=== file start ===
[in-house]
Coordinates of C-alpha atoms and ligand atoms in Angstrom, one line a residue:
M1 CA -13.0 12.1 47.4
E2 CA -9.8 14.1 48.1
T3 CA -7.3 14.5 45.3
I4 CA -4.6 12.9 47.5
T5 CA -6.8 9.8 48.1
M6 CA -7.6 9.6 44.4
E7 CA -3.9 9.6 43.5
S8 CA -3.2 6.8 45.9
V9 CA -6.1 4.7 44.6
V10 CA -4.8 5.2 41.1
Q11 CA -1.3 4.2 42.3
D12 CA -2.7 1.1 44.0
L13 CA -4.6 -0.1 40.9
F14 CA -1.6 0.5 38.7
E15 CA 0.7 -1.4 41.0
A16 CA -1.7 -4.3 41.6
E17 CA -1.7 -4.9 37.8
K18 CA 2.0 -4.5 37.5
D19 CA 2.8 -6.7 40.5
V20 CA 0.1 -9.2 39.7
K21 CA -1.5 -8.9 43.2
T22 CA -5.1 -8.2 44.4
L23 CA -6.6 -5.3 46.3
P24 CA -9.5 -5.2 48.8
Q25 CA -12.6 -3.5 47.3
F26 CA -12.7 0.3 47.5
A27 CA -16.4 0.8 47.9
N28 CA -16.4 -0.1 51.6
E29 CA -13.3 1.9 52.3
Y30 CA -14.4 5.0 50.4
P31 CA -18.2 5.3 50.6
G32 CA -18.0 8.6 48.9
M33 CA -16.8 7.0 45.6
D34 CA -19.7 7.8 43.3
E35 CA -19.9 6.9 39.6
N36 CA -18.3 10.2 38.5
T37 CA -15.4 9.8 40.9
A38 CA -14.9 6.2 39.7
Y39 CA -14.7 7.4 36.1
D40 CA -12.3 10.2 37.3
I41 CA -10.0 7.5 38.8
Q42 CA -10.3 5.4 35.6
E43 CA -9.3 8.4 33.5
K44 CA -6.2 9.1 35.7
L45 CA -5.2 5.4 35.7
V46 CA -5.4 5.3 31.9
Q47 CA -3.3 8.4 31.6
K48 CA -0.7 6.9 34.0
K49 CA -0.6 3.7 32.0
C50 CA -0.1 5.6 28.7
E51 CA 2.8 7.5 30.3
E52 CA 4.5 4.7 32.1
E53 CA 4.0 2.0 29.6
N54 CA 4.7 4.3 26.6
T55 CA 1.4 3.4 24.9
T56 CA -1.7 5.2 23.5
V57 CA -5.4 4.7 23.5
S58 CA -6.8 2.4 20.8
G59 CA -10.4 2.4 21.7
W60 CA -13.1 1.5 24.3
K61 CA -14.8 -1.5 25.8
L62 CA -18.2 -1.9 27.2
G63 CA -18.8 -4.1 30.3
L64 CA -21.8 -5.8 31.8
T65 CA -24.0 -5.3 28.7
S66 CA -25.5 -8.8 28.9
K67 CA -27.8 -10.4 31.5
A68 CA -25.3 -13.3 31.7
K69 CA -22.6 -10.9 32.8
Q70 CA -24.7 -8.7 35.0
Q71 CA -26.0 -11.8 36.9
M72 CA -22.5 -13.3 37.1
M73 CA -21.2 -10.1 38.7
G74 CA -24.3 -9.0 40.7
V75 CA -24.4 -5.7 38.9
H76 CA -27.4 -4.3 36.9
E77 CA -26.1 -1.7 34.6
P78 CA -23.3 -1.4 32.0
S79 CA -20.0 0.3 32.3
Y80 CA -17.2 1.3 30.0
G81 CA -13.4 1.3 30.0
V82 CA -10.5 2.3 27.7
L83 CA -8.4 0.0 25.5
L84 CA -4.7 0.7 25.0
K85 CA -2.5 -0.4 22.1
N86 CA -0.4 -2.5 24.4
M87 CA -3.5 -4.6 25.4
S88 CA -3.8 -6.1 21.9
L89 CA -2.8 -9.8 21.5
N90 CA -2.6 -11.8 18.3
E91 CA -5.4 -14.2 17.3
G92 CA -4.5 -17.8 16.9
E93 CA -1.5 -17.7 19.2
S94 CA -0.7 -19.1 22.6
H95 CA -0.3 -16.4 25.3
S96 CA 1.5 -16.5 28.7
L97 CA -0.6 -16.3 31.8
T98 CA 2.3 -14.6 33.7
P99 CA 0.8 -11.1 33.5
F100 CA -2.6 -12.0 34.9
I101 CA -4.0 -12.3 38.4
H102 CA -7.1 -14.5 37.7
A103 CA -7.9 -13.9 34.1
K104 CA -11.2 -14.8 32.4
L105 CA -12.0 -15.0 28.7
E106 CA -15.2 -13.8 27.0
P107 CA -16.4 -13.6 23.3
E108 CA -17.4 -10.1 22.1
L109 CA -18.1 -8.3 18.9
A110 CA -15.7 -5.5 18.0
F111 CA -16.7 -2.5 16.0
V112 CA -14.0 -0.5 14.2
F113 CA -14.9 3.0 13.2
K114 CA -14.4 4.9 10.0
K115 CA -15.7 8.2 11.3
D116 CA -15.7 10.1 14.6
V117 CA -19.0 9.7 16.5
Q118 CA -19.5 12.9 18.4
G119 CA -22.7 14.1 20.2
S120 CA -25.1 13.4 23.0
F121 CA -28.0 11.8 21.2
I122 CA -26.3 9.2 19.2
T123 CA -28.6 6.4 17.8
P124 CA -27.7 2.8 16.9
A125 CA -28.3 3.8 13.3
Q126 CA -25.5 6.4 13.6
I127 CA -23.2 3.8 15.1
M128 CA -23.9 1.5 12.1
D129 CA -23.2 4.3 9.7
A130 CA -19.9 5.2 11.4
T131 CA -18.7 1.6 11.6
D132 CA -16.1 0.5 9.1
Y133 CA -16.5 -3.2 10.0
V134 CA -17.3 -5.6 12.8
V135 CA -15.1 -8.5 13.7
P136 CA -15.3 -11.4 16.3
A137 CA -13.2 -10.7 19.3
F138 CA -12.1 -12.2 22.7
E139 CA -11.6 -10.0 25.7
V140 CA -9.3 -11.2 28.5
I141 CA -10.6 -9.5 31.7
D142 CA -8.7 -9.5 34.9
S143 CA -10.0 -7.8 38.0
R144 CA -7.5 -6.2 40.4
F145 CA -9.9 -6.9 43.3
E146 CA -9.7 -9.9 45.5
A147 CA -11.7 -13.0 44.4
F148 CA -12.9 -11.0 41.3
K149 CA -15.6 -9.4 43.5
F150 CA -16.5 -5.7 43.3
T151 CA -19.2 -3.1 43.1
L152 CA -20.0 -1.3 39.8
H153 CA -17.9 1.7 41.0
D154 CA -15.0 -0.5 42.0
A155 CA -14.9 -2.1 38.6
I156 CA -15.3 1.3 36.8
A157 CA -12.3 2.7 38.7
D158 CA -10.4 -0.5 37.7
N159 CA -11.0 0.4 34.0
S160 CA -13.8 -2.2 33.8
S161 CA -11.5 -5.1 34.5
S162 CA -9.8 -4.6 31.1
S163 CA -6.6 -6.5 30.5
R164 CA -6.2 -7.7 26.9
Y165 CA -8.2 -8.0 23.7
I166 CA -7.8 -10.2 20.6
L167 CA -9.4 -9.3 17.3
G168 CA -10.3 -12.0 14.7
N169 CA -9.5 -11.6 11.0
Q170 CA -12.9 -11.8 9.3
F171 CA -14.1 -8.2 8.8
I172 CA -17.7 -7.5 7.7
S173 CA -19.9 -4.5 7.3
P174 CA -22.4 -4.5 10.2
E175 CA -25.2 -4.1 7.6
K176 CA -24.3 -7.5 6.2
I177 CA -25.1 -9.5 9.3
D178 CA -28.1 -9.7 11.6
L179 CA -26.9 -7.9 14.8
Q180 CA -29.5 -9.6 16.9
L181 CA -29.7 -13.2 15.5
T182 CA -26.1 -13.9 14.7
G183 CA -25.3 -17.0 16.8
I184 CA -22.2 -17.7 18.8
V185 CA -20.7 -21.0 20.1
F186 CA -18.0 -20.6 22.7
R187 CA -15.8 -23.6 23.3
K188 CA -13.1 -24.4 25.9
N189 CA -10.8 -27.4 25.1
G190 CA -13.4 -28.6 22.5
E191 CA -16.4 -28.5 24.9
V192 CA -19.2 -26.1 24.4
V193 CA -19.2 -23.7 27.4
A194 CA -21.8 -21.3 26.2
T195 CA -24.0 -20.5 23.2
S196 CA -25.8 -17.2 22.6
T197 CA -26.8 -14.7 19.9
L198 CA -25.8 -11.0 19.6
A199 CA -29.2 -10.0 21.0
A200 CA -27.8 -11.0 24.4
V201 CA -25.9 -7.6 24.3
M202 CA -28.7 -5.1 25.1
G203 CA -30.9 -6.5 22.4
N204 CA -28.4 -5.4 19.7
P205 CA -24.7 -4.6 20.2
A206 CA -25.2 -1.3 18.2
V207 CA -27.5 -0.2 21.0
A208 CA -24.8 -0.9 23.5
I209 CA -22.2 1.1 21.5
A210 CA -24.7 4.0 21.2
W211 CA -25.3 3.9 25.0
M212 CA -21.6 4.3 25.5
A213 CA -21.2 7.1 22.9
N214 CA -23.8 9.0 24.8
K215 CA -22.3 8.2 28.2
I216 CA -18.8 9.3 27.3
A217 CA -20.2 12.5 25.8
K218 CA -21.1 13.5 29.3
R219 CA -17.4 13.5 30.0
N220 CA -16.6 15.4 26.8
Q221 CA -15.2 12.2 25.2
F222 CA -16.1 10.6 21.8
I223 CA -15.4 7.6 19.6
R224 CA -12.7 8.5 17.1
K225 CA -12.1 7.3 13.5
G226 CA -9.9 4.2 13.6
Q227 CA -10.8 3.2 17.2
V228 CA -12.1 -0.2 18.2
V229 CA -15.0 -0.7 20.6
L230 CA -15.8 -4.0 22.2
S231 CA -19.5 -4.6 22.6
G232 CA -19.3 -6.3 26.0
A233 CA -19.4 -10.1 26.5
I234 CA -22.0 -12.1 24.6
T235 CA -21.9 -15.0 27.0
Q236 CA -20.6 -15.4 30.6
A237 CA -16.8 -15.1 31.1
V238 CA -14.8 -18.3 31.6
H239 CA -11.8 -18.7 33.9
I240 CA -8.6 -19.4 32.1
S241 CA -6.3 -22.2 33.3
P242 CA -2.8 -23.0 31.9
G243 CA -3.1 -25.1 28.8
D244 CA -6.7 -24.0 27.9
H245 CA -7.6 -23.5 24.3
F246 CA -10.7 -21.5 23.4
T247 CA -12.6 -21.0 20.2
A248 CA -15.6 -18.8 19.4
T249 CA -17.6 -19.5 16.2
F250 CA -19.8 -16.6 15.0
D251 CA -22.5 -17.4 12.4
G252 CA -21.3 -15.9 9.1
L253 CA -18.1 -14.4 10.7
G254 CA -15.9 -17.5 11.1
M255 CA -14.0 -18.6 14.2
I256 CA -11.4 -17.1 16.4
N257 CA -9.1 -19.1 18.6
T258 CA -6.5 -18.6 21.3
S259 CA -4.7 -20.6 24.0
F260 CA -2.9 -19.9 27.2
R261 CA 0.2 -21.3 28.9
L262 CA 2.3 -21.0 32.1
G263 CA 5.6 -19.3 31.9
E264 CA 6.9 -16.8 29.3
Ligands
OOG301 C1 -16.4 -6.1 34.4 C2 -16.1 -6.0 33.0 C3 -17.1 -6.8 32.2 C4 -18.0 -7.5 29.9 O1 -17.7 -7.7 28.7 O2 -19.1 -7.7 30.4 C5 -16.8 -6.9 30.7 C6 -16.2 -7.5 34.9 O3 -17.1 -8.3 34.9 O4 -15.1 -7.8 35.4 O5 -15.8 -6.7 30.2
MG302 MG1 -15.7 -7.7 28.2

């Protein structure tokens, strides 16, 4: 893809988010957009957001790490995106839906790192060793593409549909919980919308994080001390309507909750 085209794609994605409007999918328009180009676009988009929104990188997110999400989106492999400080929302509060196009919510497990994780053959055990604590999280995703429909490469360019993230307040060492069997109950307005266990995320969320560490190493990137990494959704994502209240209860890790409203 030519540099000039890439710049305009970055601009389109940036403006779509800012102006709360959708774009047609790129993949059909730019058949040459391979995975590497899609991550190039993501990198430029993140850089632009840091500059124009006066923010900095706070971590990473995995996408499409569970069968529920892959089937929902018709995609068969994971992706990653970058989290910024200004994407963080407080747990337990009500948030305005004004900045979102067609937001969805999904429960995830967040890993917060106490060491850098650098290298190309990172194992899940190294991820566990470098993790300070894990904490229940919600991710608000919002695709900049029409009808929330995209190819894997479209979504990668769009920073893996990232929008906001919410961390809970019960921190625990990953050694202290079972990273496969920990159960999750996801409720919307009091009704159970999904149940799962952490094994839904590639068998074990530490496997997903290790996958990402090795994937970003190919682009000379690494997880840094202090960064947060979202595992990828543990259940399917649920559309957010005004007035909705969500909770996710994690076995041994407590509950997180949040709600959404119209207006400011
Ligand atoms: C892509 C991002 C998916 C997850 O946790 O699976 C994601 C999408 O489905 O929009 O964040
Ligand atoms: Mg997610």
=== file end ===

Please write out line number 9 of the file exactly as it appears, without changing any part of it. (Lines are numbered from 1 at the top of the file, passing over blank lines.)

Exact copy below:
E7 CA -3.9 9.6 43.5